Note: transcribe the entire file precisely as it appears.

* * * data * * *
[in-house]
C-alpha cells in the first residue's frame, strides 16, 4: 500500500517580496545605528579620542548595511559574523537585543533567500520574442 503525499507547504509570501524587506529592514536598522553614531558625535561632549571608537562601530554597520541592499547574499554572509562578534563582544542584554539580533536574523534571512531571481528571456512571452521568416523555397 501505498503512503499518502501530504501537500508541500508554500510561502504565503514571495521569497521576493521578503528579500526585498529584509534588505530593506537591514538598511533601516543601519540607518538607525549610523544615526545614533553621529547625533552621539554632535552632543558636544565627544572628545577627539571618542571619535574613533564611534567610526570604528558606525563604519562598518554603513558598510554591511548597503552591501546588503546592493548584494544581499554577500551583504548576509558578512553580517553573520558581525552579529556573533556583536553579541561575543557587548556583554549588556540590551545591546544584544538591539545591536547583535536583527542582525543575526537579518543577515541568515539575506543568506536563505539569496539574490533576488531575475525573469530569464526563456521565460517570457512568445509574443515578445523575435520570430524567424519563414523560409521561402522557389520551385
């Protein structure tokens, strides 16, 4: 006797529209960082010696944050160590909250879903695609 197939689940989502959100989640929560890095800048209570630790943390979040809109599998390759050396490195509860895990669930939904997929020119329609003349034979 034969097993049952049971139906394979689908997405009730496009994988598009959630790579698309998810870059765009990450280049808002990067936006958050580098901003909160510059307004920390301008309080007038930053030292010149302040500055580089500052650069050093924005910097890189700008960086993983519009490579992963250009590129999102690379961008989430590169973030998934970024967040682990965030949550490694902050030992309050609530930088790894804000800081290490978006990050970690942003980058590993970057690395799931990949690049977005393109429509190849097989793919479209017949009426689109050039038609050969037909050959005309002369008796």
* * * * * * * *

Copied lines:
[in-house]
C-alpha cells in the first residue's frame, strides 16, 4: 500500500517580496545605528579620542548595511559574523537585543533567500520574442 503525499507547504509570501524587506529592514536598522553614531558625535561632549571608537562601530554597520541592499547574499554572509562578534563582544542584554539580533536574523534571512531571481528571456512571452521568416523555397 501505498503512503499518502501530504501537500508541500508554500510561502504565503514571495521569497521576493521578503528579500526585498529584509534588505530593506537591514538598511533601516543601519540607518538607525549610523544615526545614533553621529547625533552621539554632535552632543558636544565627544572628545577627539571618542571619535574613533564611534567610526570604528558606525563604519562598518554603513558598510554591511548597503552591501546588503546592493548584494544581499554577500551583504548576509558578512553580517553573520558581525552579529556573533556583536553579541561575543557587548556583554549588556540590551545591546544584544538591539545591536547583535536583527542582525543575526537579518543577515541568515539575506543568506536563505539569496539574490533576488531575475525573469530569464526563456521565460517570457512568445509574443515578445523575435520570430524567424519563414523560409521561402522557389520551385
């Protein structure tokens, strides 16, 4: 006797529209960082010696944050160590909250879903695609 197939689940989502959100989640929560890095800048209570630790943390979040809109599998390759050396490195509860895990669930939904997929020119329609003349034979 034969097993049952049971139906394979689908997405009730496009994988598009959630790579698309998810870059765009990450280049808002990067936006958050580098901003909160510059307004920390301008309080007038930053030292010149302040500055580089500052650069050093924005910097890189700008960086993983519009490579992963250009590129999102690379961008989430590169973030998934970024967040682990965030949550490694902050030992309050609530930088790894804000800081290490978006990050970690942003980058590993970057690395799931990949690049977005393109429509190849097989793919479209017949009426689109050039038609050969037909050959005309002369008796």